Book three: reaching critical mass
My grandfather had two longstanding associates; one that sold a book two years ago, and another, still active, but at a place where he wants to solidify his succession. At the beginning of this year we signed a legal agreement that allows me to buy his book within a five-year period.
I’m optimistic about retention. He’s already introducing me to clients, and some knew my grandfather, so there’s inherent trust. In terms of the contract, he’ll account for the standard maximum 20% reduction in retention – and if we lose more clients than that, it’s on me.
If all goes according to plan, by January 2024, if not sooner, I’ll have approximately 200 more clients, bringing the total to 500 households under management, which I think is the limit for one Advisor.
A repeatable process
To get to the next level of growth, I’m bringing on an associate to learn the business from the ground up, like I did. In fact, I have a friend just finishing up a finance degree. The plan would be to mentor him for a few years while he gets his licensing, and then help him get his own book.
I have a creative solution in mind for this. The next time the right book becomes available I’d buy it and keep 90% of the revenue for five years, in order to pay it off. My associate would get a 10% stake while servicing 100% of the accounts. After five years, he’d receive another 10% annually until we’re 50/50. At an agreed upon point in time, he’d receive 100% ownership.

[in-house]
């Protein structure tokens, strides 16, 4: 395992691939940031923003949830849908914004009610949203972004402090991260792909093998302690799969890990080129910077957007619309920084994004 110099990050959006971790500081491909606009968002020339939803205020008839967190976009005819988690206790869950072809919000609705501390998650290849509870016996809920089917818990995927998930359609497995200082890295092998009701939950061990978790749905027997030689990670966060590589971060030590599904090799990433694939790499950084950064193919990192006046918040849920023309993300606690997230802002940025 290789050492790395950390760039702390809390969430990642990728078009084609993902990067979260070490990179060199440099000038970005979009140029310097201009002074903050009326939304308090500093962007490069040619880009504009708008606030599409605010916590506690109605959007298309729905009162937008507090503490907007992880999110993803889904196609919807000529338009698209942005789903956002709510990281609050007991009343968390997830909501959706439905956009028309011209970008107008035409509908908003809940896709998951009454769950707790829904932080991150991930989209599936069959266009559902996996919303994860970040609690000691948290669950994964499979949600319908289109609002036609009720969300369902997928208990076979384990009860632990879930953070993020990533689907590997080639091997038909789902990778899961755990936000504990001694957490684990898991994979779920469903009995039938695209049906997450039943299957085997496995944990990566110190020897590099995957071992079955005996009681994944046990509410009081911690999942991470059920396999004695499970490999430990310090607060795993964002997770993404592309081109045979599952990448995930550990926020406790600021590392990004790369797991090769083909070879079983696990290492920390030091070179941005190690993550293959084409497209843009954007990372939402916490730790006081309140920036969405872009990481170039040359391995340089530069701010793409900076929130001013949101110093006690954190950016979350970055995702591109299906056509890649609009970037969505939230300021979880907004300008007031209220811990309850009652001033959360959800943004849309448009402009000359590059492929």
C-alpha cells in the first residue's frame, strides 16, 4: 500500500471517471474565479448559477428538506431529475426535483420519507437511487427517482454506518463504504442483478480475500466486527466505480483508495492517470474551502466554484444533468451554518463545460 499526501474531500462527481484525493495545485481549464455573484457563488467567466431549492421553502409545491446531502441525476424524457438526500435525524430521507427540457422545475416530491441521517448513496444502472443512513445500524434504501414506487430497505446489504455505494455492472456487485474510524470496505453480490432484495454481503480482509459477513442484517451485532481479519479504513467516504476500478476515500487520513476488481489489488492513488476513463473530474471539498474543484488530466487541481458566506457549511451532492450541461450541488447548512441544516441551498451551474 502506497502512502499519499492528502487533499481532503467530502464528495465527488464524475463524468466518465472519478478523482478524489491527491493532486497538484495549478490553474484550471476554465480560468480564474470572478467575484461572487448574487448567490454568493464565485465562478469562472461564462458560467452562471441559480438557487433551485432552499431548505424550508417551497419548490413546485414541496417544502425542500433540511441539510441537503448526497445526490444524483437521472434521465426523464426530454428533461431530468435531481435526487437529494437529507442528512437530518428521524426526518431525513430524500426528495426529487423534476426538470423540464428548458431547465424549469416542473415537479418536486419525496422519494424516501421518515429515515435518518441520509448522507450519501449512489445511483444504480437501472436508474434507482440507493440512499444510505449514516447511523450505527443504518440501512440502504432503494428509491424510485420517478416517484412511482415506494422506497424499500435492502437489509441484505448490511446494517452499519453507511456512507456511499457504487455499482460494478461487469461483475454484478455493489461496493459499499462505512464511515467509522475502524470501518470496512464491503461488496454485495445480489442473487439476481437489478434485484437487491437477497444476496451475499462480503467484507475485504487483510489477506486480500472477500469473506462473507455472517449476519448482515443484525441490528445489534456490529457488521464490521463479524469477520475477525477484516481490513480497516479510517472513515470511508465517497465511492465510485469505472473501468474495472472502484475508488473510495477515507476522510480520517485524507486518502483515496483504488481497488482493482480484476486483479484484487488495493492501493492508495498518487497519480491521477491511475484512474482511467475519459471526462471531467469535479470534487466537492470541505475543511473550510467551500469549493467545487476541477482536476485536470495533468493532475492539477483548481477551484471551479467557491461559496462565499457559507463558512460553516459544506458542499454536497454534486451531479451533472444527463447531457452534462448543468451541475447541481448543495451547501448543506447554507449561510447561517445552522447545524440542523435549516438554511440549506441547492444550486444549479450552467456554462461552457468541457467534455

Ultimately, if he learns from me, does a good job and is able to retain clients, it’s a win/win. I’ll recoup my investment without doing the work. While I maintain oversight of my own clients, he’d eventually come to meetings, and be available to help when I’m away. And it’s a great opportunity for an associate, because I’d mentor him and finance the transaction. How else could a young Advisor starting out be able to own a book… without having to pay a penny?
Advice to buyers
At this early point in my career, I consider myself lucky to be able to grow this way, because what I see is that the older you get, and the more established your business, the harder it is to walk away. Unfortunately for buyers right now, there are a lot of sellers waiting until the very last minute. Perhaps as we near the end of the market cycle, and more demands – of time and effort – are placed on Advisors of retirement age, change will happen.
If you’re considering buying a book, there are more resources available than ever before. As a start, a great way to get a feel for what you’re about to do is to find a podcast or two on the subject. For example, I listened to BMO’s “The Advisor’s Guide to Buying or Selling A Practice.” Other basics include attending conferences and asking your branch manager to guide you through the process. At PEAK, we happen to have a VP of Business Development able to connect prospective buyers and sellers.
Most important: be open. Start talking to seasoned Advisors and form relationships. You just never know what might come your way a few years from now.